The first set of campsites were full by another party of campers, so I went down the trail a bit and saw the next campsite was completely empty. I hiked back up and signaled that they should continued hiking for a bit. It always feels good to take a full backpack off, knowing you’re done for the day. We set up our tents, got our dinner gear ready, and I went out in search for water, which was about 200′ from our campsite. Water was flowing from the rocks, aided by a small pipe. It was steady and ice cold. I filled my Sea to Summit Bucket, a subject of a future gear review post, and brought it back to the campsite.
Dinner consisted of boiling water poured into several freeze-dried meal bags, mixed and then spooned onto tortillas. Now that I’ve brought tortillas on a few hikes, I don’t think I will ever backpack without them. They are a great addition to any dinner.
After dinner, we went for a little stroll over to the west side of the ridge and got a great view of the valley below. We sat on some rocks and stumps and watched the sun set over the mountains across the valley. We hiked back down and played some Uno and enjoyed some wine (XN didn’t). We hung our food in a bag in a tree, to keep it away from any potential bears and retreated to our tents.
Enjoying the mild evening, McD and I spent hours playing cards in our tent. I took a picture of the stars by resting my camera on the ground, pointed upward.
The next morning, we had breakfast burritos and waited for the sun to hit our campsite. We took down our tents and were on our way in no time. I let everyone know that I wanted to drop my pack at the junction above and summit Grouse Mountain. We were so close, it didn’t make sense to pass up the opportunity. They all agreed to go along with me.
Before long, we were heading west and climbing up the side of Grouse Mountain. After a few detours, we made it to the top. This was XN’s first peak, and it happened to be one of the Sierra Club’s 100 Peaks. Mount Pinos didn’t really count, since she didn’t climb to the high point, choosing only to go to the bench area. She signed the summit register and we congratulated her. We also saw Craig’s signature in the register, too.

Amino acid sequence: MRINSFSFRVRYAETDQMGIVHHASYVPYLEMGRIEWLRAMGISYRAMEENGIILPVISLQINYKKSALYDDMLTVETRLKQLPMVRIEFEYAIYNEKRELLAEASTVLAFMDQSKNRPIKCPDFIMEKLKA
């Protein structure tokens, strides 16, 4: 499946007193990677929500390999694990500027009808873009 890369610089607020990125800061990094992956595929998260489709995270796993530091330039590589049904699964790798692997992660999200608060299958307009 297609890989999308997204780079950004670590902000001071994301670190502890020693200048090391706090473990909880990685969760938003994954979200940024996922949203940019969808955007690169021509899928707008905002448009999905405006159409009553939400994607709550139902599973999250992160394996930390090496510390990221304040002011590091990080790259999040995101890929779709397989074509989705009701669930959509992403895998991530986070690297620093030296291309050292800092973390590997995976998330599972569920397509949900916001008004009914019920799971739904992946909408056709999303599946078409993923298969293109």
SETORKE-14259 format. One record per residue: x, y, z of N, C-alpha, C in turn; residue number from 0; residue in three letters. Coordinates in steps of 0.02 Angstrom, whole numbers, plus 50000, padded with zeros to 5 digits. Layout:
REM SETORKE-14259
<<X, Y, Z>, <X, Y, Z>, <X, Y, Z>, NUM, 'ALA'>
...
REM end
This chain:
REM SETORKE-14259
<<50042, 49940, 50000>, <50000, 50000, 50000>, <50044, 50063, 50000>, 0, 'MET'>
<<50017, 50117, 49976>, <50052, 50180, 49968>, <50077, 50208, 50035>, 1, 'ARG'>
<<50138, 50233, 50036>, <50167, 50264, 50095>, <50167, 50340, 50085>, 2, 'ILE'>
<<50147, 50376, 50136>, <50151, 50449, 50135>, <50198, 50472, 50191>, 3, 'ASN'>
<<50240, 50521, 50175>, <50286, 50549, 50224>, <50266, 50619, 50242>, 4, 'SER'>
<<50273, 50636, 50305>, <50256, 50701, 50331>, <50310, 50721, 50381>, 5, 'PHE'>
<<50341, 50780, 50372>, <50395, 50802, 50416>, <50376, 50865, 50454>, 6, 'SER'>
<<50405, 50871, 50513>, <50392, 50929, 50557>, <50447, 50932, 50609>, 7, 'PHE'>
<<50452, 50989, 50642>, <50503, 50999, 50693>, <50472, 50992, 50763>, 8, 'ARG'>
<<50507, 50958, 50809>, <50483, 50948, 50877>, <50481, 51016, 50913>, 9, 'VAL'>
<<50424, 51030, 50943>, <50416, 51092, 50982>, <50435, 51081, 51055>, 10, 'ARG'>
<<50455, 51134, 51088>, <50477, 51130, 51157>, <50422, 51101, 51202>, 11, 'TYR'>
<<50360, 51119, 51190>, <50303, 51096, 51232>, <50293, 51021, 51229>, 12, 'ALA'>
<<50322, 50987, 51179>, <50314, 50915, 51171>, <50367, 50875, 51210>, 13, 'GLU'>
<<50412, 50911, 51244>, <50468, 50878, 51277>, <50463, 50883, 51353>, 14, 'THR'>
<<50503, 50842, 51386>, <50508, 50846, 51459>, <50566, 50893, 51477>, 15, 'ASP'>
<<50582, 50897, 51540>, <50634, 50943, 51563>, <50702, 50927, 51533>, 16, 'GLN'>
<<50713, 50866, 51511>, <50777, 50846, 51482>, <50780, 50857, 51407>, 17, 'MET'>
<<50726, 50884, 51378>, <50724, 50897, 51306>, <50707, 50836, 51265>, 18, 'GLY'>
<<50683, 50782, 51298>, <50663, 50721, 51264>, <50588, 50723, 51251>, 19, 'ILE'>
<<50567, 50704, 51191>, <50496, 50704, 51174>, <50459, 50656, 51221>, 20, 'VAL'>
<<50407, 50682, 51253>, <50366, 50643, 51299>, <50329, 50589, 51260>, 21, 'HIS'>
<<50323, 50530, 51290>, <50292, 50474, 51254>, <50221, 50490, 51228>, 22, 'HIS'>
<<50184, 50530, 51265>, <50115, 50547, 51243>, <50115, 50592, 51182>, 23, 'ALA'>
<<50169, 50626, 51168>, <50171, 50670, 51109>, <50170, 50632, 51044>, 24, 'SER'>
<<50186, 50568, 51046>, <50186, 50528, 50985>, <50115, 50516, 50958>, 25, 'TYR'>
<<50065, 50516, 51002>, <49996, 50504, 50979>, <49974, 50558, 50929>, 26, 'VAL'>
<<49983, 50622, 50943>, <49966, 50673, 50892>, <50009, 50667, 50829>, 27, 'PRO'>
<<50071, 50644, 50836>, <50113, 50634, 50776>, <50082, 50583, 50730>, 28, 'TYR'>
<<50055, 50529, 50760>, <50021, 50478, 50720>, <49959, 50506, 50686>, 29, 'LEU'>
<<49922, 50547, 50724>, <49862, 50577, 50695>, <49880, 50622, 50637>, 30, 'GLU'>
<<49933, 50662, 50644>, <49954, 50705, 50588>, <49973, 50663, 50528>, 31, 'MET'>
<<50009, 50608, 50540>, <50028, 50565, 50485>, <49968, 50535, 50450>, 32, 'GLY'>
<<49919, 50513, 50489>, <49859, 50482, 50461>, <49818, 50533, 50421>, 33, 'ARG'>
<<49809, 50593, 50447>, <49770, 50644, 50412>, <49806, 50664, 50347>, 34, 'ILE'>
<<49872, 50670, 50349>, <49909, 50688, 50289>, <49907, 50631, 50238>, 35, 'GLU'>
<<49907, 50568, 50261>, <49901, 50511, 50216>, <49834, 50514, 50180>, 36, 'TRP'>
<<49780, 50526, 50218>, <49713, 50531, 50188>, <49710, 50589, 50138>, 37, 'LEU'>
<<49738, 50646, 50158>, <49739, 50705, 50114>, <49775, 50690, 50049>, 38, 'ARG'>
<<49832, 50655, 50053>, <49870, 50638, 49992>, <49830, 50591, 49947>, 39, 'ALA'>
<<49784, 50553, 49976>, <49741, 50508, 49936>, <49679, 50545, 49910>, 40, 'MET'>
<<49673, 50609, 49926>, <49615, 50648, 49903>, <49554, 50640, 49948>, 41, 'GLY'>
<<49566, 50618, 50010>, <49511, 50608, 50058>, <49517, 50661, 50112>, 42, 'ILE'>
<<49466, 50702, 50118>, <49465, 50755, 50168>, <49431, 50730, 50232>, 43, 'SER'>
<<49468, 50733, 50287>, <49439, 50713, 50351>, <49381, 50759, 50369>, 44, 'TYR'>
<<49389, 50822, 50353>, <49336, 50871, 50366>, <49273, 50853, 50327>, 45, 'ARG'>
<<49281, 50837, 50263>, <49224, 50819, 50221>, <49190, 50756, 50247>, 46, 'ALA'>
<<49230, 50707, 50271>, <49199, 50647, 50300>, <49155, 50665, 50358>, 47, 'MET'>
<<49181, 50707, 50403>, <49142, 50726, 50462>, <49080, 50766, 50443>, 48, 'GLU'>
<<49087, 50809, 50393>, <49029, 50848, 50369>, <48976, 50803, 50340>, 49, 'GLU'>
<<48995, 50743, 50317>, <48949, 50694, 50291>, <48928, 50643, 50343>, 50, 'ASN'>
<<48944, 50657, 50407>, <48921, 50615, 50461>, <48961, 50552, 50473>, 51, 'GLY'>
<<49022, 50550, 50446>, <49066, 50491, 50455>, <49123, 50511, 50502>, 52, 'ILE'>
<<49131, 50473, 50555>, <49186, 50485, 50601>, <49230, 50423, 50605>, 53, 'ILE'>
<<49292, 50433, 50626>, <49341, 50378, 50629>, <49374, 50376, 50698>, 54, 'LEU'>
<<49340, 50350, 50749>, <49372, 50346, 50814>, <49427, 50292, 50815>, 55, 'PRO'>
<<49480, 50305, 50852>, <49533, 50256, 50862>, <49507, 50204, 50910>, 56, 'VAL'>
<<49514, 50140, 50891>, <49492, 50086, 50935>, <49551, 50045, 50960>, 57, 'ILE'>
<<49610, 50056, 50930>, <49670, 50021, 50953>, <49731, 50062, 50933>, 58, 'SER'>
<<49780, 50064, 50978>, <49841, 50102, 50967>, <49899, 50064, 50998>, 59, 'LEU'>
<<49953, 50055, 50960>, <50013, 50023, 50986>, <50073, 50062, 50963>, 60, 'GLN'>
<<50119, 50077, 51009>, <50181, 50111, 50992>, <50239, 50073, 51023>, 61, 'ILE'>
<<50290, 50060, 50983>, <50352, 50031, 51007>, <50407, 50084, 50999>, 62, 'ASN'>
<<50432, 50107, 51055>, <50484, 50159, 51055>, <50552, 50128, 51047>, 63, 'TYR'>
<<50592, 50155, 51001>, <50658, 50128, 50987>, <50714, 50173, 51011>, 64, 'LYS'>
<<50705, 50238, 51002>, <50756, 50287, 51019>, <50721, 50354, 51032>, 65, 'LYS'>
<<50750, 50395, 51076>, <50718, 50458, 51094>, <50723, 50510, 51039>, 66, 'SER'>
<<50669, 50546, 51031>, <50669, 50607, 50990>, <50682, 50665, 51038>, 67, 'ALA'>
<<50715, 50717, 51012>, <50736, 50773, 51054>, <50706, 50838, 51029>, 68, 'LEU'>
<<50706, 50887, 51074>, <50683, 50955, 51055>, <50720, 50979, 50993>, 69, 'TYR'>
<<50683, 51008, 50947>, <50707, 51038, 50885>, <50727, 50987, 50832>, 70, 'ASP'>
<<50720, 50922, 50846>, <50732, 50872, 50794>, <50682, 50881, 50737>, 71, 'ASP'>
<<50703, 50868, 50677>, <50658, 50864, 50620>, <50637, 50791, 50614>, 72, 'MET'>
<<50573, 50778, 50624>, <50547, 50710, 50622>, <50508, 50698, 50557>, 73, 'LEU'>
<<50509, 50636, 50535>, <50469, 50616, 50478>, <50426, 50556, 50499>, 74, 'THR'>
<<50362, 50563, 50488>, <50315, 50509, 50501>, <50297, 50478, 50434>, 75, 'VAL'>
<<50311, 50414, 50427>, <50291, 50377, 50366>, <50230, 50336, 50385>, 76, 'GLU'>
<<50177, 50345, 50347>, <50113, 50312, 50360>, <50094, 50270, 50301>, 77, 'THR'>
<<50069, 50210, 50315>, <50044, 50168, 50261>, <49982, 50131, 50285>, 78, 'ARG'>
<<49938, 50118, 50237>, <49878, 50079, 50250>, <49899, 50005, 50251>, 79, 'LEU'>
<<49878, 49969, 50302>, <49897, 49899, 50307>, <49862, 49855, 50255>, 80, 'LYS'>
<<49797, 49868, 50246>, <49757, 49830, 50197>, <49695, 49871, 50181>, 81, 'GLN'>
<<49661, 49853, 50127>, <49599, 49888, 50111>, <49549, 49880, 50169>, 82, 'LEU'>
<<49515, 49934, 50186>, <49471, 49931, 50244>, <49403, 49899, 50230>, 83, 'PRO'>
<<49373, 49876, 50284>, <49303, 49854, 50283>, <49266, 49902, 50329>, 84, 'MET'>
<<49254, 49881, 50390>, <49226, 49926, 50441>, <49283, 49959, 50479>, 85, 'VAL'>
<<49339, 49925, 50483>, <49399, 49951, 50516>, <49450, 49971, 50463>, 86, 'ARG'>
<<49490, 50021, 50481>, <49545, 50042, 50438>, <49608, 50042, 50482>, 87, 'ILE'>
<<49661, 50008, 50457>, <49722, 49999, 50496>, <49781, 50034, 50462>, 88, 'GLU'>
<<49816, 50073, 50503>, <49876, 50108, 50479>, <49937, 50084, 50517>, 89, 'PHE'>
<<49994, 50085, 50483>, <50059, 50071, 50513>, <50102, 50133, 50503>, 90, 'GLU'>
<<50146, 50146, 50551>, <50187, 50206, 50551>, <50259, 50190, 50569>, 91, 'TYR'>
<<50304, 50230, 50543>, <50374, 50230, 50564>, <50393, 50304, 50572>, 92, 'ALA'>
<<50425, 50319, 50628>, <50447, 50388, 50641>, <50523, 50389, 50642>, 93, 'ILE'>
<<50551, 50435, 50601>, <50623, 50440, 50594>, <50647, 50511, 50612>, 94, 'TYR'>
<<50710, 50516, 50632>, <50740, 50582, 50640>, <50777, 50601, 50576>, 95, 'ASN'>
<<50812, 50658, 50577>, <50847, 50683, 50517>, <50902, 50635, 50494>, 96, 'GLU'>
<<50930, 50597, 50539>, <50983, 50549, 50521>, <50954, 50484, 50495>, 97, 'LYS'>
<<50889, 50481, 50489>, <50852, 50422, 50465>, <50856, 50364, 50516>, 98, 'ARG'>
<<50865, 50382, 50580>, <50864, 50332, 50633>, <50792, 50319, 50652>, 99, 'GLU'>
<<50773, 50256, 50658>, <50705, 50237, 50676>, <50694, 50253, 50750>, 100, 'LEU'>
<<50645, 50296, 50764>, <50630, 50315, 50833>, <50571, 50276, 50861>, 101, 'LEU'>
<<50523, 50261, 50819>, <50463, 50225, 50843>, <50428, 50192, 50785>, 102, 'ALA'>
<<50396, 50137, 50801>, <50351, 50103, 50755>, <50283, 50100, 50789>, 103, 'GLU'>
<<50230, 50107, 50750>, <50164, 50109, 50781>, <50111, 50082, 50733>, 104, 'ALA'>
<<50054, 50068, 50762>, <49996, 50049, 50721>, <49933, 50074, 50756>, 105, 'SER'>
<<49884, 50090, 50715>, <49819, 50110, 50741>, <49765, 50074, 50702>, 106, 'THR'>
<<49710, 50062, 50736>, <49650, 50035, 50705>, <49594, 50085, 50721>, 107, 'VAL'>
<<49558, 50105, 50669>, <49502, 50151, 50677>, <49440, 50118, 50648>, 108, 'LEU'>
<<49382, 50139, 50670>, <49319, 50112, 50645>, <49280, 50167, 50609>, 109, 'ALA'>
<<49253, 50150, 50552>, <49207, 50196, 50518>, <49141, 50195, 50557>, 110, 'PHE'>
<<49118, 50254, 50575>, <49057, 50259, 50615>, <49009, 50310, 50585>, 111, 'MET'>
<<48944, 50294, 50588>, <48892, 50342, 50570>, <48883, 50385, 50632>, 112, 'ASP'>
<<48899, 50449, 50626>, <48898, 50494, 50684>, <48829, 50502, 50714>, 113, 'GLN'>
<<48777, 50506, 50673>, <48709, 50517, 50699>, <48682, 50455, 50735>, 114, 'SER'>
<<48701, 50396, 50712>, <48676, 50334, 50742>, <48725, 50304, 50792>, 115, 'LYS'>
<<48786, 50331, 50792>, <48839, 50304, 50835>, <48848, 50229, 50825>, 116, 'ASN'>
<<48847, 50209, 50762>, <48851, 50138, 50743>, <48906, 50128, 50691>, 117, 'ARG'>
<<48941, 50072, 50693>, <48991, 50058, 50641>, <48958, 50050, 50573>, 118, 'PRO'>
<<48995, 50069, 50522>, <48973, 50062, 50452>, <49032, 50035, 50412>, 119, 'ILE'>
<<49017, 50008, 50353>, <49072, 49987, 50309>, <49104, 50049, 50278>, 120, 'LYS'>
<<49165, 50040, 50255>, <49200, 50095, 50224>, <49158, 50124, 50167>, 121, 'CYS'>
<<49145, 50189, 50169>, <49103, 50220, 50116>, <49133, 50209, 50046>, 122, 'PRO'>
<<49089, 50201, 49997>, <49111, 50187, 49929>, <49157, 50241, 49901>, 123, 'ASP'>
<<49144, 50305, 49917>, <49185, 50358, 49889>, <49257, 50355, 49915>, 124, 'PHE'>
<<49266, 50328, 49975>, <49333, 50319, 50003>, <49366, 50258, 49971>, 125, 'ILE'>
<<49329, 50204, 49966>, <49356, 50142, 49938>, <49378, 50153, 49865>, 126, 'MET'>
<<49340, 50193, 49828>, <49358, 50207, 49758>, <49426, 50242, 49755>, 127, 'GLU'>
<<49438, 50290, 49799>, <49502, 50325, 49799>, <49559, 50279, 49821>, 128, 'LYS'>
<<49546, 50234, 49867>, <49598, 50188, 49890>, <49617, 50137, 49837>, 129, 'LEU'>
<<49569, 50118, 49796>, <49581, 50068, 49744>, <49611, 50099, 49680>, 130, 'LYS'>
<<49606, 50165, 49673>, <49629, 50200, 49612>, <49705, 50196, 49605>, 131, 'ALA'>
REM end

Eager to be on our way, since the weather appeared to be deteriorating, we made it back down to the junction, shouldered our full packs and started climbing our way back up to Sawmill Mountain. The uphill section was hard on XN, but I could tell she was stronger and more confident than the day before.
When we got to the turnoff to Sawmill Mountain, XN surprised us and told us she was willing to summit that peak, too. I may have created a monster, but that was all part of my plan, anyway. We got there in no time and she signed that summit register, too. We met a nice couple, the husband had recently returned from a trip to Antarctica. They have been hiking all over for years together. Interesting stories.
We descended to the saddle before the final climb to back to Mount Pinos. To my surprise, McD and XN nearly ran up that steep side of the mountain. I was truly impressed. We went up and over Mount Pinos and shuffled down the fire road back to our car. We decided to go eat at Pine Mountain Club and had our fill.
Overall, it was a great trip. We had made it to the top of Mount Pinos, the highest point in Ventura County. The high elevation was good training for the PD and my trip to San Jacinto Mountain in two weeks. I felt good and strong. McD was already asking about when the next trip would be. The PD and I had shared our knowledge of the outdoors with them and the outcome was a very successful trip.
A special thanks to Craig Carey for the great recommendations.